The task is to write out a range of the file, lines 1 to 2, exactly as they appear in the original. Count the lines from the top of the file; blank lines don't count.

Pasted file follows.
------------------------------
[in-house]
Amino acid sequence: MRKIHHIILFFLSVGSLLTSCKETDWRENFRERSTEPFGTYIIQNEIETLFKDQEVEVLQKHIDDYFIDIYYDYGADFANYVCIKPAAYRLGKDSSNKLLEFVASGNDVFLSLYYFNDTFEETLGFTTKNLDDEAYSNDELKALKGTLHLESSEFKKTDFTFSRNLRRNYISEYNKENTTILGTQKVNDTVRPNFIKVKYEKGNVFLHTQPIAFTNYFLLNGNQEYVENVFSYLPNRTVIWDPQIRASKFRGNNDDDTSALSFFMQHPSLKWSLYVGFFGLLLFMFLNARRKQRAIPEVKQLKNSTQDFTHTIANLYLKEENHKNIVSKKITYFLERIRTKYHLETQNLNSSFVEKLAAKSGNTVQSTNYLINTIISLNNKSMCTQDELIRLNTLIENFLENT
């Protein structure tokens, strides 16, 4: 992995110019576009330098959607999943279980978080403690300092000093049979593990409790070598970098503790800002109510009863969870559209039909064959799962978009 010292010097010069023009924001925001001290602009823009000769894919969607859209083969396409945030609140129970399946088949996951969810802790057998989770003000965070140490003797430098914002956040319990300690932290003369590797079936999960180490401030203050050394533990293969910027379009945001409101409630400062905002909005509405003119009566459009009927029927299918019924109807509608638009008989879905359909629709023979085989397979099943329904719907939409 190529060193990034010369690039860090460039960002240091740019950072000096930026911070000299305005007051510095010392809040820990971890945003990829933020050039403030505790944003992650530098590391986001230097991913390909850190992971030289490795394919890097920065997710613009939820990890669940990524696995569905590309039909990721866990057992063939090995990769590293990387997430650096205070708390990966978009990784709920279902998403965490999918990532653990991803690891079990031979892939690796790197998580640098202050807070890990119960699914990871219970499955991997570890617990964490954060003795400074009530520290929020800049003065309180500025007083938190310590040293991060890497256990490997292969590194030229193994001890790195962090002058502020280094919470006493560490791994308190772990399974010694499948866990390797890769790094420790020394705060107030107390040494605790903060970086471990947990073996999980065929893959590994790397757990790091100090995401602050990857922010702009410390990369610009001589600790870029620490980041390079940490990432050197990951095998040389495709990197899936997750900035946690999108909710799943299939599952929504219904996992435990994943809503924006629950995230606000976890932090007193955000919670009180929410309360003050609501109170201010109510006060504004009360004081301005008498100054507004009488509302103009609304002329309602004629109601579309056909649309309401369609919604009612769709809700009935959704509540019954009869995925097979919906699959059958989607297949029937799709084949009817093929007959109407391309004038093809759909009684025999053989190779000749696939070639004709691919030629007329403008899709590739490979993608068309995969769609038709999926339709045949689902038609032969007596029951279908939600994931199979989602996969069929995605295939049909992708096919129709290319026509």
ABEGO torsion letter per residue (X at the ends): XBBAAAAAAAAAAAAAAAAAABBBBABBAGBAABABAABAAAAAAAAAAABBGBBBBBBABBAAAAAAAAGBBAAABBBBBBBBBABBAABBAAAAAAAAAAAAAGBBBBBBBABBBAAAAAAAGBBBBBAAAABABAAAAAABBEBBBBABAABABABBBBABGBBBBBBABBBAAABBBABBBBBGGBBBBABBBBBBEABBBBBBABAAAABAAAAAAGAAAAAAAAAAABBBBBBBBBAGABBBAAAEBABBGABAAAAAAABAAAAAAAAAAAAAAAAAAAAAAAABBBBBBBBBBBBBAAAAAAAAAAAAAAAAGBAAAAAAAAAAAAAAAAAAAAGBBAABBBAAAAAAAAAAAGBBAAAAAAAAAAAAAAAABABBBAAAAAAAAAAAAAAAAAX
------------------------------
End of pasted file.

[in-house]
Amino acid sequence: MRKIHHIILFFLSVGSLLTSCKETDWRENFRERSTEPFGTYIIQNEIETLFKDQEVEVLQKHIDDYFIDIYYDYGADFANYVCIKPAAYRLGKDSSNKLLEFVASGNDVFLSLYYFNDTFEETLGFTTKNLDDEAYSNDELKALKGTLHLESSEFKKTDFTFSRNLRRNYISEYNKENTTILGTQKVNDTVRPNFIKVKYEKGNVFLHTQPIAFTNYFLLNGNQEYVENVFSYLPNRTVIWDPQIRASKFRGNNDDDTSALSFFMQHPSLKWSLYVGFFGLLLFMFLNARRKQRAIPEVKQLKNSTQDFTHTIANLYLKEENHKNIVSKKITYFLERIRTKYHLETQNLNSSFVEKLAAKSGNTVQSTNYLINTIISLNNKSMCTQDELIRLNTLIENFLENT